Uncertainty is a ubiquitous reality that demands anthropological attention from differently situated epistemologies that pay attention to innovations and continuities, seek to link ethnographic materials to theoretical concerns, and focus on the interplay between different aspects of people's lives.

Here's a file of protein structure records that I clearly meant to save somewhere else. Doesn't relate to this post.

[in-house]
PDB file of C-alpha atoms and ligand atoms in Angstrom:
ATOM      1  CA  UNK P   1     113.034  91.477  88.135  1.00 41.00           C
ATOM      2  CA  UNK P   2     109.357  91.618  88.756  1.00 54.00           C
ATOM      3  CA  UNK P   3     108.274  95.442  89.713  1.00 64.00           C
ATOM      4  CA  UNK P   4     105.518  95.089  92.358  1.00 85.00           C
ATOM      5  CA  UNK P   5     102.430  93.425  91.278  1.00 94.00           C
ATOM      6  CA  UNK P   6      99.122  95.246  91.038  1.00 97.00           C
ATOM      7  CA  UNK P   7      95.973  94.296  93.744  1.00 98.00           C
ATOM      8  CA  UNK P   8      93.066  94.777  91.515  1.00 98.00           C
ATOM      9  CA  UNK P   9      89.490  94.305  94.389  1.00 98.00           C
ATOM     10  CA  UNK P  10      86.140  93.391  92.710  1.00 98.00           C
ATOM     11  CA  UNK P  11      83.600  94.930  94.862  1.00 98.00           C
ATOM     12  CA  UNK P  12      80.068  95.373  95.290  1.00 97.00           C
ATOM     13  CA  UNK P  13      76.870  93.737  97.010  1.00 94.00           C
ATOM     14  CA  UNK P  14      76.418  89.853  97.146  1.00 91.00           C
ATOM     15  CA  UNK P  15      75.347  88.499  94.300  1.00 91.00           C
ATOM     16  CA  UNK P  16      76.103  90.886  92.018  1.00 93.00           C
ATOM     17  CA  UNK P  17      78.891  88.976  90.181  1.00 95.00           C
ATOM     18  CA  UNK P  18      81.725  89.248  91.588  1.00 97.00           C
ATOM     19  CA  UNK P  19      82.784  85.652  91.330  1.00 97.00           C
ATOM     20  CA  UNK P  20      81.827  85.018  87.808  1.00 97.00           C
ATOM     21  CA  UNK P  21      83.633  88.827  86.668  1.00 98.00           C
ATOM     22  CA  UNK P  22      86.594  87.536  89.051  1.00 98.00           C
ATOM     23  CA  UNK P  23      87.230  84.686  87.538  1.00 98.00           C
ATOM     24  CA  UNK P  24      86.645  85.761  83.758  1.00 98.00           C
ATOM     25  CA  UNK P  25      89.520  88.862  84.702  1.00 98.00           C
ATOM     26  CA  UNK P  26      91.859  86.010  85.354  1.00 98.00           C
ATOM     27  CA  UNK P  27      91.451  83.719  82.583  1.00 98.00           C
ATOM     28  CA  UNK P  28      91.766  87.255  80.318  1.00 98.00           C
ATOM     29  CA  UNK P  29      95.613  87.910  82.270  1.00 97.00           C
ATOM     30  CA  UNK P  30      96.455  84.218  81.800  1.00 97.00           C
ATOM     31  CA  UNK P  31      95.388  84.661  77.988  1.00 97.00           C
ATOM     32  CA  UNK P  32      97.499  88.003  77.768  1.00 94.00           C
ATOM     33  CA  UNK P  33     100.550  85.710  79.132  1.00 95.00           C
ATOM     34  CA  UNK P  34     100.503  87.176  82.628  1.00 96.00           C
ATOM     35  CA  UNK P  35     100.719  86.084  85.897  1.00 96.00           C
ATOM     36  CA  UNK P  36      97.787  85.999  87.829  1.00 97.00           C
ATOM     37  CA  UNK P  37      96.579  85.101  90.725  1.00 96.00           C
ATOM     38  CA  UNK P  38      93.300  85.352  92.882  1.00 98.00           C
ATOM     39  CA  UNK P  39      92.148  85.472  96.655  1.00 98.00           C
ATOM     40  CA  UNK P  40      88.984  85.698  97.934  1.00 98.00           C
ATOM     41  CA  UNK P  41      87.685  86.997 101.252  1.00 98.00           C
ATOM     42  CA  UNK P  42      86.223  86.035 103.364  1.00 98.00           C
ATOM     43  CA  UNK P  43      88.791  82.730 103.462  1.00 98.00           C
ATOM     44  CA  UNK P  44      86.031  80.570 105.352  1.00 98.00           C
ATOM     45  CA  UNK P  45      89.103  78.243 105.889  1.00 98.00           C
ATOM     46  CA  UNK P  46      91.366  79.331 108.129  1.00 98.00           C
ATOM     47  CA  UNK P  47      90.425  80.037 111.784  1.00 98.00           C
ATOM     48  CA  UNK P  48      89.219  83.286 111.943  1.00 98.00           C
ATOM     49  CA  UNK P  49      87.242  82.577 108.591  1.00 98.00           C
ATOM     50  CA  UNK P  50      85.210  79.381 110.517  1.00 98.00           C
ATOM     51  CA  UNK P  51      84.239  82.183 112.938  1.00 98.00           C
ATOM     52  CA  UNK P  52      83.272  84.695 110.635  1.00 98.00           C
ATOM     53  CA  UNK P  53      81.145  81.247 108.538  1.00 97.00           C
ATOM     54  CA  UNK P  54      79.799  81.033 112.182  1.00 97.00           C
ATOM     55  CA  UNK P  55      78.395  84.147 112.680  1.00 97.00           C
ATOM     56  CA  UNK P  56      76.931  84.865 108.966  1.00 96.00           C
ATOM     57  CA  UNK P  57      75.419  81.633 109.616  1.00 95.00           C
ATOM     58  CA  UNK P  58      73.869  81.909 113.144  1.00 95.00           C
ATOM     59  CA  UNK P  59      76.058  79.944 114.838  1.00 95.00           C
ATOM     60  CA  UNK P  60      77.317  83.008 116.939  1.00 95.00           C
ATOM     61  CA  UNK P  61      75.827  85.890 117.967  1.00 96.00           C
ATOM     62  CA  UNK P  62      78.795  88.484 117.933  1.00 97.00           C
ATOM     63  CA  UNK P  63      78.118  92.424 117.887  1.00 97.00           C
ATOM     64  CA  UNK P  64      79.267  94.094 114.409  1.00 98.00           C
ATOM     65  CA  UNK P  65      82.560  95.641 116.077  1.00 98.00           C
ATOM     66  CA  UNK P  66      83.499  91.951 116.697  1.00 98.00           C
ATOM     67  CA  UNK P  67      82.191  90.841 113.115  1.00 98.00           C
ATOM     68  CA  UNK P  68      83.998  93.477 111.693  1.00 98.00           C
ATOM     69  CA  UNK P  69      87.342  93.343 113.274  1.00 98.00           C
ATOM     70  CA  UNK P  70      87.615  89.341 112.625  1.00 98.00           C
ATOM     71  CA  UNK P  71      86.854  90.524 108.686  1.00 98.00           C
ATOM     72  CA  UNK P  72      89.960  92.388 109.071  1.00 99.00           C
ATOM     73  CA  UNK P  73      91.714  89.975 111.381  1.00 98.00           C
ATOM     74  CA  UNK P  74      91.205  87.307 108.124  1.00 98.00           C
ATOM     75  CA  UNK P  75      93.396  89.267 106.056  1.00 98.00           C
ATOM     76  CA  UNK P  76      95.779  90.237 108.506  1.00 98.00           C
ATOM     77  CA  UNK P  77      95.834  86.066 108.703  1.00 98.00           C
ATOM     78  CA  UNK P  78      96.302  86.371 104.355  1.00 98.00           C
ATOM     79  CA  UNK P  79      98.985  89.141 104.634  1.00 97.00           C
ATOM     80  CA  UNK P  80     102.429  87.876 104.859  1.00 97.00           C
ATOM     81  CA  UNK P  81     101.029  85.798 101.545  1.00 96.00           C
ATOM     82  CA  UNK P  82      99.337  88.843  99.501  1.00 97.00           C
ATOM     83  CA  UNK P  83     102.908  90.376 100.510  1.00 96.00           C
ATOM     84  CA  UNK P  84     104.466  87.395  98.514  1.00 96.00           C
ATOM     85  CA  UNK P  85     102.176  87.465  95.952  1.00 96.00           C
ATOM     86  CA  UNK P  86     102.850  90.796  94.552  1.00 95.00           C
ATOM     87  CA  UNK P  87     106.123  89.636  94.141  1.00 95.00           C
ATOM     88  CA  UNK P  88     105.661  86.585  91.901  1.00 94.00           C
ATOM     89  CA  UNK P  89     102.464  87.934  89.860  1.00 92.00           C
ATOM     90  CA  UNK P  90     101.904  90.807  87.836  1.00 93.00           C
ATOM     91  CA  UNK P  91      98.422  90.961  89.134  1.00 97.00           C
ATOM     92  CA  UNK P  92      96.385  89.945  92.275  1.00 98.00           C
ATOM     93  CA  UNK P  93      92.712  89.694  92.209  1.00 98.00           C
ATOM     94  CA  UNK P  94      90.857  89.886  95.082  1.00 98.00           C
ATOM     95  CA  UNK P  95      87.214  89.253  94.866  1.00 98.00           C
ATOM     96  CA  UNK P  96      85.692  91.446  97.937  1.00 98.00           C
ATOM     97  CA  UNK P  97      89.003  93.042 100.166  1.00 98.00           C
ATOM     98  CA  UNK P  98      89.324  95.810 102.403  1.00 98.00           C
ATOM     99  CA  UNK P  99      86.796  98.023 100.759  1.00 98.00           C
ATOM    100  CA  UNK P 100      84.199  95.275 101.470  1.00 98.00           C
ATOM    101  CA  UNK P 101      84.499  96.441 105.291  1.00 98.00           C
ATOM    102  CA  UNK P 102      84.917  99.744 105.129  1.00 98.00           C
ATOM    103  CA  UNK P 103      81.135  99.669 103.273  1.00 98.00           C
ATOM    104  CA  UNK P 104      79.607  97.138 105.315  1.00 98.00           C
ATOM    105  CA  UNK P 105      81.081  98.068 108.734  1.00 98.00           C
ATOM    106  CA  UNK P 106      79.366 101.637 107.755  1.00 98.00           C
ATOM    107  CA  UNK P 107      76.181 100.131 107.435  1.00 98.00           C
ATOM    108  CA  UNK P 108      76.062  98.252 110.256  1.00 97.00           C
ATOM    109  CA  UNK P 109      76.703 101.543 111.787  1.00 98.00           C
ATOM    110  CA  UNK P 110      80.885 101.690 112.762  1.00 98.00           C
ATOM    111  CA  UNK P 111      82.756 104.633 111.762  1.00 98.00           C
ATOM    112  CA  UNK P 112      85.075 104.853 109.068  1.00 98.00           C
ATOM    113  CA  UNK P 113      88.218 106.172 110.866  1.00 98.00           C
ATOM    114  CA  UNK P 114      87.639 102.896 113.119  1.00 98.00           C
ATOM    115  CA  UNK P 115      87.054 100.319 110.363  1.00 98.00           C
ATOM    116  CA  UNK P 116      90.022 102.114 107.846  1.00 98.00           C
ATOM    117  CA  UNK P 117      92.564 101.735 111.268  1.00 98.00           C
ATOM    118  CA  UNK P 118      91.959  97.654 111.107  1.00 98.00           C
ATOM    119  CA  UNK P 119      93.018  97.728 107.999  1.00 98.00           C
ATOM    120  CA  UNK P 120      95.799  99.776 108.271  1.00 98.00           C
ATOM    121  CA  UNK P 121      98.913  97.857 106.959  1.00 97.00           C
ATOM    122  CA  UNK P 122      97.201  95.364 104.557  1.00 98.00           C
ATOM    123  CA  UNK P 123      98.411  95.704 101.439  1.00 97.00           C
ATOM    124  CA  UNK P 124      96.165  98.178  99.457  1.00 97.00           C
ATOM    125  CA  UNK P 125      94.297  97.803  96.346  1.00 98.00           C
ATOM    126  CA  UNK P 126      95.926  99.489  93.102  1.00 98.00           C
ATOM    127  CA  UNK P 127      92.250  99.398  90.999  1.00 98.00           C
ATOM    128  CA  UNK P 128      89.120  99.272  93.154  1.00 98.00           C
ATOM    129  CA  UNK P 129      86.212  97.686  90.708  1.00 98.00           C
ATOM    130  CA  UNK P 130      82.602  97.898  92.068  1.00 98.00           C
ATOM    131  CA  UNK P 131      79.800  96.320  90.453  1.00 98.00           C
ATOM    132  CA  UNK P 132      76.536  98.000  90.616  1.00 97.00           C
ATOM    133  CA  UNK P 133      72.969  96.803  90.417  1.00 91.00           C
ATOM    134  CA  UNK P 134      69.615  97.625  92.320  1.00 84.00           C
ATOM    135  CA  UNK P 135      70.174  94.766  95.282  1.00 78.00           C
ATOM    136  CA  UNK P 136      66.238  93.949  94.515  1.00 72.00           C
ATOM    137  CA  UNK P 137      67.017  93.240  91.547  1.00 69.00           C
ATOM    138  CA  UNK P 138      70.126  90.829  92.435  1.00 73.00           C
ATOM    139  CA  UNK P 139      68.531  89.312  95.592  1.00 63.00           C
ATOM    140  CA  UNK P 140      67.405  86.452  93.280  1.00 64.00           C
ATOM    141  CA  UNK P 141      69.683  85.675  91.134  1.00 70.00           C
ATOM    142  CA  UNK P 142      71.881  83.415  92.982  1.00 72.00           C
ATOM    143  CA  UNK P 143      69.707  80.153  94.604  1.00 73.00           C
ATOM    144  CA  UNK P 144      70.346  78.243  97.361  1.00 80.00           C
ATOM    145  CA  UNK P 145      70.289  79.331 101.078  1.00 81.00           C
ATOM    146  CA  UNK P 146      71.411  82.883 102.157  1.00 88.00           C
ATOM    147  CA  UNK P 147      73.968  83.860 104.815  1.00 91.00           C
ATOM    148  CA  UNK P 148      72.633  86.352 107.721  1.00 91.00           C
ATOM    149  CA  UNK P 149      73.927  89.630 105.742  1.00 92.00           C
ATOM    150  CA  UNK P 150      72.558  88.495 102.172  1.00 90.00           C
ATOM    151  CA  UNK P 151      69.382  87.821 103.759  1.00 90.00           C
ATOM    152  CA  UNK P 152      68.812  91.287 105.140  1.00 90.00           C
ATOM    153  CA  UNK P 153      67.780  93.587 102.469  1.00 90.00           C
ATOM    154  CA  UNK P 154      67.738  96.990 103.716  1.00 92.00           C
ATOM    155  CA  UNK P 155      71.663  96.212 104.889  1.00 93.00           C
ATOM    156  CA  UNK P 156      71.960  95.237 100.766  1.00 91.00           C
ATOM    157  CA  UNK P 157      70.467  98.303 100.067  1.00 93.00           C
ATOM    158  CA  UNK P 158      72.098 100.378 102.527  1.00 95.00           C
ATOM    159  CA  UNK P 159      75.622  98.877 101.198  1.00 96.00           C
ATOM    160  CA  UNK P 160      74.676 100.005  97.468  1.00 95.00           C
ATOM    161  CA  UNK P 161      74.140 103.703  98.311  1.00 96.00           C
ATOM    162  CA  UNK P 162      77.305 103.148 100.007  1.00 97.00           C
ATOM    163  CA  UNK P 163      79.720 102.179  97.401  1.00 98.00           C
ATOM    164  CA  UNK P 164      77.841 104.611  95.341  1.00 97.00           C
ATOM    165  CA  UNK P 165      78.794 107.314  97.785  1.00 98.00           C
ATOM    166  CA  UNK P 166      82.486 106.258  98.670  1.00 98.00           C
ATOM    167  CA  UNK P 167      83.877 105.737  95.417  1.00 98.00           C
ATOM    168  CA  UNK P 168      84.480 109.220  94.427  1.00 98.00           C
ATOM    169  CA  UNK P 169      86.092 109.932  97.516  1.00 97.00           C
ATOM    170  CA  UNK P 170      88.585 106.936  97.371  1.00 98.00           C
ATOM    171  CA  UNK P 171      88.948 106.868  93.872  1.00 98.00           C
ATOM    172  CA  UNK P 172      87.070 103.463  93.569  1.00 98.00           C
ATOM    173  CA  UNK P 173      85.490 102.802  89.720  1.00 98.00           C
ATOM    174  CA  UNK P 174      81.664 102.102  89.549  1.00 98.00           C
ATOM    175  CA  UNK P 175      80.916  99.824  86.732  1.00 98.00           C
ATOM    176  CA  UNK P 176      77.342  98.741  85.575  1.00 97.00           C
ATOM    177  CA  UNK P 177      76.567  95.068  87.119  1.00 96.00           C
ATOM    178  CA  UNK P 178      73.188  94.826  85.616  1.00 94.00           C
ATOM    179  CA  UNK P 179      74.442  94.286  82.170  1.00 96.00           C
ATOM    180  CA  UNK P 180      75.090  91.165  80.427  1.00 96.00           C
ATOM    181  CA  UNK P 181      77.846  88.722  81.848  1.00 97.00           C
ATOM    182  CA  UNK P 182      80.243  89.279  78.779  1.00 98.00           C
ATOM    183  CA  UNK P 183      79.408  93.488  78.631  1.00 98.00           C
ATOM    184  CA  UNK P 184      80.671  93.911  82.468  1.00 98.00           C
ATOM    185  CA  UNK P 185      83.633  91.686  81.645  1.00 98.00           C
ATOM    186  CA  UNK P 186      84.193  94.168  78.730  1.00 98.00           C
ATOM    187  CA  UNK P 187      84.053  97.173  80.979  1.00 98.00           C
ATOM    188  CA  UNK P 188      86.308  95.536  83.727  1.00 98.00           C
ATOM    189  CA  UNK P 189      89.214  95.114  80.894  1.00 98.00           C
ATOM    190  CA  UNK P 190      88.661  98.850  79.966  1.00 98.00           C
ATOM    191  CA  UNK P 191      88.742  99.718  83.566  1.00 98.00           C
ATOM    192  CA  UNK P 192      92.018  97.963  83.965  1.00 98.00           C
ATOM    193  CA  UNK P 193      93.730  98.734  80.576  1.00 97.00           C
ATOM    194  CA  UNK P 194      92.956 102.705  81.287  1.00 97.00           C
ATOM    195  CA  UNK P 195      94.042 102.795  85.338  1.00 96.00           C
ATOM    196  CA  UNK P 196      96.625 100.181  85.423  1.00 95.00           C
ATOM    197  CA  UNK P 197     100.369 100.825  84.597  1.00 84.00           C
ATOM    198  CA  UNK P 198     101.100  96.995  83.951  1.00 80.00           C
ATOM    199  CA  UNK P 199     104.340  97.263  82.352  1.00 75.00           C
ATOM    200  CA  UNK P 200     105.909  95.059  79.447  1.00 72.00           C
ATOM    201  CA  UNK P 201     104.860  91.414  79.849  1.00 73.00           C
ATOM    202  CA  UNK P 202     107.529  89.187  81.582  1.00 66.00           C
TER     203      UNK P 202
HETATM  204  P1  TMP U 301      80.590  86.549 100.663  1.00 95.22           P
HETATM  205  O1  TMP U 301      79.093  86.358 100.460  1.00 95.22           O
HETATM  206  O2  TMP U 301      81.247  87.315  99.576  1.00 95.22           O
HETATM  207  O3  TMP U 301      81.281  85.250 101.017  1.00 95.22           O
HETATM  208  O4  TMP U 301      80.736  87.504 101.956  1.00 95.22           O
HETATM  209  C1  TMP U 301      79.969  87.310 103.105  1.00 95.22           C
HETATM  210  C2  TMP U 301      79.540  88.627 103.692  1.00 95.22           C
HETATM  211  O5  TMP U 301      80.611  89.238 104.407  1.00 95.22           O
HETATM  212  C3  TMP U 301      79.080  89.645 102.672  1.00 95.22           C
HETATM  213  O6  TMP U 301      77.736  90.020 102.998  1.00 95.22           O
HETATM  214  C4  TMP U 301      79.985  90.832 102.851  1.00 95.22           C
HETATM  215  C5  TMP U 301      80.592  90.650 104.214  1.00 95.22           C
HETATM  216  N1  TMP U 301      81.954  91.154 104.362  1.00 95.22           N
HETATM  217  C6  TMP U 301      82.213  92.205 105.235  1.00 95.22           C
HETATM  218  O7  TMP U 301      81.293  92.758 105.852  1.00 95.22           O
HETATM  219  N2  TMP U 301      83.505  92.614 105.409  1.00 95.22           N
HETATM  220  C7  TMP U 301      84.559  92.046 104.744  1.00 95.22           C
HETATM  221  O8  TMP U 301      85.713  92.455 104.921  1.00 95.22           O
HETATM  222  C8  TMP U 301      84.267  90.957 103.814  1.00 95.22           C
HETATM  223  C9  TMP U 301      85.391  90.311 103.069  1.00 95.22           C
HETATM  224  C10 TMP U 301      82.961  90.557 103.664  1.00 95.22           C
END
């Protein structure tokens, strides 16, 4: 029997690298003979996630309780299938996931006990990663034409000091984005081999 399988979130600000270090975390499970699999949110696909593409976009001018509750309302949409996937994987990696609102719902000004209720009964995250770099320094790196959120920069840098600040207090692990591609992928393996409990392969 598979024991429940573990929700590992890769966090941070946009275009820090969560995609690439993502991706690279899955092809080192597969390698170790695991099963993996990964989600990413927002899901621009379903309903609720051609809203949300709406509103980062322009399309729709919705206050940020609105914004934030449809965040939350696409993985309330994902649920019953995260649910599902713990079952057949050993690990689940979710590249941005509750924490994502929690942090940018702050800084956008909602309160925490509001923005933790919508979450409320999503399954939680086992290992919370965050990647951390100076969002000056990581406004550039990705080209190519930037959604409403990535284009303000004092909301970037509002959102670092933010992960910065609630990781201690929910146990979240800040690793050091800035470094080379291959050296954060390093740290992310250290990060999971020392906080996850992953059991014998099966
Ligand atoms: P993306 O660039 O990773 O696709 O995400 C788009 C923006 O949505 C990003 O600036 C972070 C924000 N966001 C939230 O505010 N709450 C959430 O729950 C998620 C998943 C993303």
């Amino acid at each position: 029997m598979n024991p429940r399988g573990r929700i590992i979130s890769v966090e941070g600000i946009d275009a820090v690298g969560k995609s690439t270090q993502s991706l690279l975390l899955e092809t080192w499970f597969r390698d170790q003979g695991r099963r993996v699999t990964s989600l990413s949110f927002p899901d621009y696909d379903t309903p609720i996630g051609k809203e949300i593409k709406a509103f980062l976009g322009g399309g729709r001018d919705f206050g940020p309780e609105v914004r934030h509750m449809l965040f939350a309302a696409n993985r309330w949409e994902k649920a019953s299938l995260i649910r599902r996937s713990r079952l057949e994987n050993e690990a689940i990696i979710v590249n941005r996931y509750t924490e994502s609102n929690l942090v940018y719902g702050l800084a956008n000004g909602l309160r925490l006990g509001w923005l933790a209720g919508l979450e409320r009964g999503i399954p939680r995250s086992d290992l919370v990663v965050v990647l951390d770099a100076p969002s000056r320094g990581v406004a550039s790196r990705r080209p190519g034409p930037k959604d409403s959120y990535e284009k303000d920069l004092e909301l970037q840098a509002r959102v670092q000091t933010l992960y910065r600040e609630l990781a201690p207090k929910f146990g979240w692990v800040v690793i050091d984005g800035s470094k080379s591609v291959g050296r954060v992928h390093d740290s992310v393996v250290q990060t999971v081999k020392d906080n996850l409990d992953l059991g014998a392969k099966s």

The crisis that the world has experienced in the last half-decade calls for new forms of thinking about ordinary people's economic life and its engagement with social relations, cultural constructs, and political dynamics. People everywhere have had to develop new ways of coping with risk, uncertainty and precarity. Anthropologists have been addressing these issues from differently situated epistemologies and experiences. Our goal is to bring together scholars representing these different approaches and foster a dialogue across epistemologies, nations, and approaches. We are particularly concerned with problems of scale, namely the fact that the decisions of state authorities, corporations, and supra-national bodies are affecting what takes place in people's lives in the intimacy of home and communities. In response to these changes, people may foreground both continuities from the past, whether real or imagined, and innovative forms of social action. We recognize that people's economic worlds involve a great deal more than just economic transactions, and involve a broad range of human activities beyond the purely material which are constituted by different and co-existing regimes of value. We solicit papers that address these issues on the basis of ethnographic data and focus on the particular analytic categories in terms of which anthropologists situated in different epistemological traditions have sought to understand the relevant dynamics. This panel is sponsored by the American Anthropological Association's Committee on World Anthropologies.